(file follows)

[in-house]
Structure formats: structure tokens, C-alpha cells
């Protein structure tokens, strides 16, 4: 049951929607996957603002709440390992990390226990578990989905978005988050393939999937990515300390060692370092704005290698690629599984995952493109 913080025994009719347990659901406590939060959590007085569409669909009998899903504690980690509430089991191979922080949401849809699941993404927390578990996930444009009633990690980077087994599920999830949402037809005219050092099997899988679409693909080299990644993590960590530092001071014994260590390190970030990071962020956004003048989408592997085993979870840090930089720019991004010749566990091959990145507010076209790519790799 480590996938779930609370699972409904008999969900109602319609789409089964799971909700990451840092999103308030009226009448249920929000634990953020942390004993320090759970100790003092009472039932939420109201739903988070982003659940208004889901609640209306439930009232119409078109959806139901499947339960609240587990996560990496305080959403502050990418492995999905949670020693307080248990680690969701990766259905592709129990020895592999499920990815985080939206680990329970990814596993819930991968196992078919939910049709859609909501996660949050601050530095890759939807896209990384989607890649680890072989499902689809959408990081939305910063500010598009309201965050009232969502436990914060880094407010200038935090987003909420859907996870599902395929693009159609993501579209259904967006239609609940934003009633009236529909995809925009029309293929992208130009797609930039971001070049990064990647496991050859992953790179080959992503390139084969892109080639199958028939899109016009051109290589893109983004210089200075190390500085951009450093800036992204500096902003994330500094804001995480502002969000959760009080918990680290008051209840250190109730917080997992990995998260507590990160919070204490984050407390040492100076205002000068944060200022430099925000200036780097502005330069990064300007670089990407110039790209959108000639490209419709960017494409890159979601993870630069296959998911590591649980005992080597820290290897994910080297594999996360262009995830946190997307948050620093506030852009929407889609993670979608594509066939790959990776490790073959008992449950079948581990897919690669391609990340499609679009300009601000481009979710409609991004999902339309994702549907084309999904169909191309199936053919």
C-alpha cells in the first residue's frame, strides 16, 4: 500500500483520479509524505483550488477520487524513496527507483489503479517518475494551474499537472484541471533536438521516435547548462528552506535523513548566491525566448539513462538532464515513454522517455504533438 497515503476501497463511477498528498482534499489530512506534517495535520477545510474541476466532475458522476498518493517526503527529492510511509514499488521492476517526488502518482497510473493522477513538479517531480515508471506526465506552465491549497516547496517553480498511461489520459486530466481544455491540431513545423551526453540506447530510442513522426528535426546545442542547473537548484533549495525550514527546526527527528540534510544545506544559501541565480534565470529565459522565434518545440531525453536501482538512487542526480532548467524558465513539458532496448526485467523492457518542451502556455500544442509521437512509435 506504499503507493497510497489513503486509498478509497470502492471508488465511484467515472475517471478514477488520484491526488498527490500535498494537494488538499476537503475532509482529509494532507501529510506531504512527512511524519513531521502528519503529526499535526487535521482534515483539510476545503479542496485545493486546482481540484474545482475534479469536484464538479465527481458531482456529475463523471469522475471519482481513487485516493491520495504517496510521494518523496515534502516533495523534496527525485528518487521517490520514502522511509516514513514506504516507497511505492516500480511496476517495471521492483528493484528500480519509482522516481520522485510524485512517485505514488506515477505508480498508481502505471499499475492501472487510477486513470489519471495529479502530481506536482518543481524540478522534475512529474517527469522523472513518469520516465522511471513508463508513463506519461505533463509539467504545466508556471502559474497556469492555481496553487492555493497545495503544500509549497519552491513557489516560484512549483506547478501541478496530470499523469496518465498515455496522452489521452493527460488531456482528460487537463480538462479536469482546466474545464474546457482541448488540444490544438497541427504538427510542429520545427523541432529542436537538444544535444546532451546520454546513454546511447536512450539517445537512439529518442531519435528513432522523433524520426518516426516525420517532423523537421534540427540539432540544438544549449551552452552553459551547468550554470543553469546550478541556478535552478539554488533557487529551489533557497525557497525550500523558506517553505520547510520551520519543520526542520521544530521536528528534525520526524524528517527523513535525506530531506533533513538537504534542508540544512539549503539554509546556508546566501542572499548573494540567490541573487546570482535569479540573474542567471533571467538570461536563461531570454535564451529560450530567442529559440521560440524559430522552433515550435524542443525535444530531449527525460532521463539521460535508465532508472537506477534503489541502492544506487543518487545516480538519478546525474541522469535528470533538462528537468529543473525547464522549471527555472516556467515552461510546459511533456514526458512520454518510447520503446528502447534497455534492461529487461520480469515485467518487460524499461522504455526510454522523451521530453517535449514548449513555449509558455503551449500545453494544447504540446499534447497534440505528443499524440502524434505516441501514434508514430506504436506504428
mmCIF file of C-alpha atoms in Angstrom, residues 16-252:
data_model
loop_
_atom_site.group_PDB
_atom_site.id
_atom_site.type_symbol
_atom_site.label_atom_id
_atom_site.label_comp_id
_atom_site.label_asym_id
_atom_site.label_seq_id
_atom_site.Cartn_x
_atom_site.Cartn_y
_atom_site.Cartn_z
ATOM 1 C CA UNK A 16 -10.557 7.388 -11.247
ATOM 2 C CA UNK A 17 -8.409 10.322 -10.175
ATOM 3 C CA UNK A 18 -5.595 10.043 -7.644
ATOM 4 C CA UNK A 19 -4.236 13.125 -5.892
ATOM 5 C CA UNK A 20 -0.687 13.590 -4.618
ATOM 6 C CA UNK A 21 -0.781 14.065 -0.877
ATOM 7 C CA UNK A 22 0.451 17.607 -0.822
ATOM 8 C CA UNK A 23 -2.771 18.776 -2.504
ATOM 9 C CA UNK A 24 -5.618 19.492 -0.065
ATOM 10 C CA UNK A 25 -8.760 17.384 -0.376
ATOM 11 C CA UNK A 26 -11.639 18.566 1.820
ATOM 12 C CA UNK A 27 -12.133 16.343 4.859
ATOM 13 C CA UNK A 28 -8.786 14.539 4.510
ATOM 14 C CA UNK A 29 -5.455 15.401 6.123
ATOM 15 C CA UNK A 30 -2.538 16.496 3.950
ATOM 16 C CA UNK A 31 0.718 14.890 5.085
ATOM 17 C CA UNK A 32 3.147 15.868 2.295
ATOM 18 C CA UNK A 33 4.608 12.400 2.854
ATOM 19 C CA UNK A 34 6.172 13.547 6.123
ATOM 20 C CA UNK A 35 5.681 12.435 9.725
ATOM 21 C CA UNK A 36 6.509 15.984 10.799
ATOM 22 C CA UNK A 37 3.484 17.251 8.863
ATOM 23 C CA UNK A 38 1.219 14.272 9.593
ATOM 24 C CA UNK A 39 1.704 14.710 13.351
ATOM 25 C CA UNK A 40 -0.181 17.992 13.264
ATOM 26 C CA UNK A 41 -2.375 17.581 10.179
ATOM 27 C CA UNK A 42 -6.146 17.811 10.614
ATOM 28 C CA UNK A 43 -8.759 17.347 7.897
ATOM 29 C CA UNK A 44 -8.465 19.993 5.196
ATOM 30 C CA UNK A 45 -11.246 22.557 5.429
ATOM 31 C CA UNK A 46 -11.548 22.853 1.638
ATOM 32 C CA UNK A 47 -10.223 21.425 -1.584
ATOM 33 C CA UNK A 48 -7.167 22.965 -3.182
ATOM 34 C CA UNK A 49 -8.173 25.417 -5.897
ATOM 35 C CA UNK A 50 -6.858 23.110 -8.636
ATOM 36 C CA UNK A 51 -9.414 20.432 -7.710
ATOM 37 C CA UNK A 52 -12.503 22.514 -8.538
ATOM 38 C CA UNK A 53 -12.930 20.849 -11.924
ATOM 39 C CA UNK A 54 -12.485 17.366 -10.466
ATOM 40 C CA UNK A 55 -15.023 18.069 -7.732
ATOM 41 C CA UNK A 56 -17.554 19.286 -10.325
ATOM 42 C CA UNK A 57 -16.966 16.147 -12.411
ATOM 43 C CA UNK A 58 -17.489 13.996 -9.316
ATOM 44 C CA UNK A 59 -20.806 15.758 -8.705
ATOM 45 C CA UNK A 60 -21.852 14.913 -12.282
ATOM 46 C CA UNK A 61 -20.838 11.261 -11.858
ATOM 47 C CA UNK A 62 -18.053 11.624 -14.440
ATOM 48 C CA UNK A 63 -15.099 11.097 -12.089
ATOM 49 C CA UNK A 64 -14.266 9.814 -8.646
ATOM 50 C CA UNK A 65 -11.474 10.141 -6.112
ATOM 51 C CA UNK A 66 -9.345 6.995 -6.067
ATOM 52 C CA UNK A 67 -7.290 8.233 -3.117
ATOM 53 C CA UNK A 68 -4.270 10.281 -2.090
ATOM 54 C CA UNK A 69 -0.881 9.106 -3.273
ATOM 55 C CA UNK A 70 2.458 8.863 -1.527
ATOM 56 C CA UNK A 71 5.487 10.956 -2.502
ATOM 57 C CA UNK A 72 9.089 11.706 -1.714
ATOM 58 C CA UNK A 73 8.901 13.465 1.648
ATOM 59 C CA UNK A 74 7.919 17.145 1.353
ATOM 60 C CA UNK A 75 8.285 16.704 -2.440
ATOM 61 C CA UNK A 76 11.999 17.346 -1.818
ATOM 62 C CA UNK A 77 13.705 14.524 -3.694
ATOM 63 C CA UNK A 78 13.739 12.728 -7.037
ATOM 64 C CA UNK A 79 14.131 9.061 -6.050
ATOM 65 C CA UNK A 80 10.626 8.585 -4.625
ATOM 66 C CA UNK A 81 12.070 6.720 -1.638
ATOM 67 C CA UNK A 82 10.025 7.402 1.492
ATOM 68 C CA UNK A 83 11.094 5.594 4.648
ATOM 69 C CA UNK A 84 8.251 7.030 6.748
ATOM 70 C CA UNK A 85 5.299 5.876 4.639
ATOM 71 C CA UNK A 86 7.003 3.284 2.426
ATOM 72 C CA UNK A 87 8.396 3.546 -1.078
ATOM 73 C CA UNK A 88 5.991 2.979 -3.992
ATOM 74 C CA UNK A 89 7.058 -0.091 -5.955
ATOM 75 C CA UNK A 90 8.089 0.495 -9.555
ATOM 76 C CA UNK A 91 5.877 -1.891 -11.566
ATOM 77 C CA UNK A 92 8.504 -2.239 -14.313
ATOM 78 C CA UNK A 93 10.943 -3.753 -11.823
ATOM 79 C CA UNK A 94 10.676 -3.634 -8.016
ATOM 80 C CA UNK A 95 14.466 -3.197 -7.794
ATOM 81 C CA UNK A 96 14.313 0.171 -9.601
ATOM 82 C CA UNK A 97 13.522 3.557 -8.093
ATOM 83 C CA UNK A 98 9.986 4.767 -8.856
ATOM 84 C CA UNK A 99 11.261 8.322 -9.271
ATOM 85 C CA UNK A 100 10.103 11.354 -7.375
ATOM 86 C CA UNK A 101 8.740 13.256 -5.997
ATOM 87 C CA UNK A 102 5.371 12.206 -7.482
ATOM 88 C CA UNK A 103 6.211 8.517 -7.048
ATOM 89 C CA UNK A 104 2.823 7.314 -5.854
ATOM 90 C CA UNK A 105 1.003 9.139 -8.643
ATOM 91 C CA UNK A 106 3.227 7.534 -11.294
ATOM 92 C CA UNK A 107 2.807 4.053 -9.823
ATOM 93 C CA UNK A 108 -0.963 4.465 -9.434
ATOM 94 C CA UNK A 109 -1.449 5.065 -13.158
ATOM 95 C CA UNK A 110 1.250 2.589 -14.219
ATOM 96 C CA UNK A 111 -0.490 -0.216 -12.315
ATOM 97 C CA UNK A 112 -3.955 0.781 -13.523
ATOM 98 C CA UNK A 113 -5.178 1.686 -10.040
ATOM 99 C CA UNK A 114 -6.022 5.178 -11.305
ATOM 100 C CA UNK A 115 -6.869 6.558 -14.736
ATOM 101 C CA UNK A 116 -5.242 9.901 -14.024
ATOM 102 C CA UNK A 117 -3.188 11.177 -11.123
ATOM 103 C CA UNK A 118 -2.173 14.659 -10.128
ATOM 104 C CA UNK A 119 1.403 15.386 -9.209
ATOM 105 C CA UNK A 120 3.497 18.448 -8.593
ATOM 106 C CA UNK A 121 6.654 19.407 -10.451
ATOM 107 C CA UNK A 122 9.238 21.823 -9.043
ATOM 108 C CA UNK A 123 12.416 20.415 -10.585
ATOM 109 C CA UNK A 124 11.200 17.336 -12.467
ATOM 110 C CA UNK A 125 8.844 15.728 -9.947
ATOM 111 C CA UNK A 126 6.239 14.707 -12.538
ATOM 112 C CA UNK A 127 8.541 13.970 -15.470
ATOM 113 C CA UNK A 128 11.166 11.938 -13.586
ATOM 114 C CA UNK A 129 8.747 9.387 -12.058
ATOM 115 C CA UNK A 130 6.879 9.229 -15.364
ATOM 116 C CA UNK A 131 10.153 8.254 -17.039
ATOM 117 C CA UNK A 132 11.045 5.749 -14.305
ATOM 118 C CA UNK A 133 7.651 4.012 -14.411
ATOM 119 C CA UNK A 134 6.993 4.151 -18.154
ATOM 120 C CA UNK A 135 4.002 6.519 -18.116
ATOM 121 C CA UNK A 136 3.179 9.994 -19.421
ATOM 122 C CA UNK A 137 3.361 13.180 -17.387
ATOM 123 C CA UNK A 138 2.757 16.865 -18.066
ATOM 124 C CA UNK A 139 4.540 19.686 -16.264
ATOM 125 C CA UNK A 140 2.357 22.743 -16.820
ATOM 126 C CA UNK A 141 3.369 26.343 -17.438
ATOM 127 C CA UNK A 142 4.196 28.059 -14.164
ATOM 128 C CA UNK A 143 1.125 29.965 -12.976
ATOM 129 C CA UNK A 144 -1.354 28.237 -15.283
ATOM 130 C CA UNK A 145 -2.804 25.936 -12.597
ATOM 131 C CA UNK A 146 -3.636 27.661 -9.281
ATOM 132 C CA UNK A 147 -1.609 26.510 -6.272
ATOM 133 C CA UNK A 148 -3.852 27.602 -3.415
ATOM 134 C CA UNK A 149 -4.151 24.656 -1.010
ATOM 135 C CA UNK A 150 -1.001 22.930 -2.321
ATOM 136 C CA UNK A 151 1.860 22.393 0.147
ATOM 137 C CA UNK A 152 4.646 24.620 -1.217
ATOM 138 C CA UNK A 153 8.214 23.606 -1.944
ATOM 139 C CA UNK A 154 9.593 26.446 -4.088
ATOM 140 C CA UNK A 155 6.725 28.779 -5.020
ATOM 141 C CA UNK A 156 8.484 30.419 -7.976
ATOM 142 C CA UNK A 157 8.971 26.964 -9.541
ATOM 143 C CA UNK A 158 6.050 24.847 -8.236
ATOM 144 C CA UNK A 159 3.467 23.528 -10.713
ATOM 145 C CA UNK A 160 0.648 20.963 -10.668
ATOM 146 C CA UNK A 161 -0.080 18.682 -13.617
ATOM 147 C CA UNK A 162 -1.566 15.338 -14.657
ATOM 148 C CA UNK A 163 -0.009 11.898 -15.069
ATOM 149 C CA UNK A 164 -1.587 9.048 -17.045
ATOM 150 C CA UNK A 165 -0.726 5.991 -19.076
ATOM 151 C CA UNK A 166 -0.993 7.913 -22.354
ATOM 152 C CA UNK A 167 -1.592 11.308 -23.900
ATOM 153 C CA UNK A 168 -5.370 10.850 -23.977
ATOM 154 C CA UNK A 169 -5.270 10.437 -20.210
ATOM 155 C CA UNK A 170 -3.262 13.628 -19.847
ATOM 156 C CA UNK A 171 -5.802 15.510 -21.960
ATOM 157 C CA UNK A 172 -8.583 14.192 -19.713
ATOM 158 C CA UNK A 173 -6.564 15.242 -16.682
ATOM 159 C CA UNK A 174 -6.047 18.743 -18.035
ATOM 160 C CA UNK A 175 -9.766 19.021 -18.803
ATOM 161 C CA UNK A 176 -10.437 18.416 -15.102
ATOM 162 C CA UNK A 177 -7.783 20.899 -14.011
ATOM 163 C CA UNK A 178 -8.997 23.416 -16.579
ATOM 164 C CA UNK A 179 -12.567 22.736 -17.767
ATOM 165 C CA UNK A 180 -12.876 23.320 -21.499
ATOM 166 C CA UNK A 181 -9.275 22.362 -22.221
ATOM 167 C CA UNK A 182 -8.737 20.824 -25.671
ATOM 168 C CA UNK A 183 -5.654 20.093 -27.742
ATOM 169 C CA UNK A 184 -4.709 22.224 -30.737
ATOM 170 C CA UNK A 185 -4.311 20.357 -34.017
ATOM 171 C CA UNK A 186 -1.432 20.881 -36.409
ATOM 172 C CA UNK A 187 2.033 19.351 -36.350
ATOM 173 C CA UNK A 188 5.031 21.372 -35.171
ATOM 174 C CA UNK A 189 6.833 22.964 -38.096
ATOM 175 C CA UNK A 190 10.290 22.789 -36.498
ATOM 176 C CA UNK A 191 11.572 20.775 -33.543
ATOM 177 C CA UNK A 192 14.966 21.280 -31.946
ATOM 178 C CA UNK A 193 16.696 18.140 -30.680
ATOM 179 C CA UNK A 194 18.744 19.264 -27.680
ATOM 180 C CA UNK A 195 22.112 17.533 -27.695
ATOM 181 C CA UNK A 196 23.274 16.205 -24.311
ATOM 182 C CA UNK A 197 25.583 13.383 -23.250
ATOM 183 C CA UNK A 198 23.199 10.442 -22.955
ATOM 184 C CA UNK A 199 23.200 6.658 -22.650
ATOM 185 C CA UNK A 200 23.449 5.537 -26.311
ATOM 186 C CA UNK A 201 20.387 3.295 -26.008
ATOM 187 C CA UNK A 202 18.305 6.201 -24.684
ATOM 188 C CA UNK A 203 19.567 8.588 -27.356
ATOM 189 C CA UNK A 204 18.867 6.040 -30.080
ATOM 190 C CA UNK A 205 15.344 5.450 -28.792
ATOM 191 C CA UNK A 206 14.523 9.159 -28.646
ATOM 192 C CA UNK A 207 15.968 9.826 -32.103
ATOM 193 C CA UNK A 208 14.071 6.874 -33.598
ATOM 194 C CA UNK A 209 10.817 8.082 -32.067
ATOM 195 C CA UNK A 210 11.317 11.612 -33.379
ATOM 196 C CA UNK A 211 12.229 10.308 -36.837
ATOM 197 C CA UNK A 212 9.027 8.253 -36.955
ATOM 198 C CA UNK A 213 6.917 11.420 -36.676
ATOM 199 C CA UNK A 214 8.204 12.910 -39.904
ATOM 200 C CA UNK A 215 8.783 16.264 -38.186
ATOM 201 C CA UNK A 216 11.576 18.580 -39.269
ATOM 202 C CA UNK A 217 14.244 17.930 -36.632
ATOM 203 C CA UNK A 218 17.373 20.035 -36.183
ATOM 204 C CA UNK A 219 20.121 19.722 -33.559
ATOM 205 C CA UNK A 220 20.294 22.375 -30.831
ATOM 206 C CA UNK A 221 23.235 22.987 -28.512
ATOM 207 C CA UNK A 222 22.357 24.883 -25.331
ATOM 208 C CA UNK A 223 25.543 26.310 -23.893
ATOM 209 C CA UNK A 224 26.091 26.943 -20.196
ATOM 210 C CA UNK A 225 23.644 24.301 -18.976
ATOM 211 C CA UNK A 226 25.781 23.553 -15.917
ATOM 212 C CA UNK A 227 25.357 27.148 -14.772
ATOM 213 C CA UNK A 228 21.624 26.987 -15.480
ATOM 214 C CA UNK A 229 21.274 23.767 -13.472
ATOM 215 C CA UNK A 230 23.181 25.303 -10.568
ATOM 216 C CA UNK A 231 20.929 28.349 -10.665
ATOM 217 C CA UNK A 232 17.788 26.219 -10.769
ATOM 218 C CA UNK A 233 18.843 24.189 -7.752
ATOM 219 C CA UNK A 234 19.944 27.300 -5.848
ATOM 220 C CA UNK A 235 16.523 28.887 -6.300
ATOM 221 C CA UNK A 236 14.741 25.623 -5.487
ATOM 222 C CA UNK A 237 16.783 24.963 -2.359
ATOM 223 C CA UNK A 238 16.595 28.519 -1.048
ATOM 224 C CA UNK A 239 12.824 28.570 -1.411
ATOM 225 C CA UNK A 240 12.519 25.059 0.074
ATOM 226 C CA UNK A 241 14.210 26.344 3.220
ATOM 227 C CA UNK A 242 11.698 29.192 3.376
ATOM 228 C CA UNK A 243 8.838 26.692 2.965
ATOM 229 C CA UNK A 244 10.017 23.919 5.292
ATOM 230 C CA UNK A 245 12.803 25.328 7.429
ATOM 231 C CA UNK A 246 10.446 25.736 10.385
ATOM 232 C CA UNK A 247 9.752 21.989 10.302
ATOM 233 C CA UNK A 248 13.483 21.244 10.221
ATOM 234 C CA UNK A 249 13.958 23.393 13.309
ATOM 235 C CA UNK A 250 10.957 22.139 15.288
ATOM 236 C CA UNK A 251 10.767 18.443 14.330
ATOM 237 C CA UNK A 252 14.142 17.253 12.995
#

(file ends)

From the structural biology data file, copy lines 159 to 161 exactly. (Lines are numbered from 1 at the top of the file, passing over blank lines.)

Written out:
ATOM 142 C CA UNK A 157 8.971 26.964 -9.541
ATOM 143 C CA UNK A 158 6.050 24.847 -8.236
ATOM 144 C CA UNK A 159 3.467 23.528 -10.713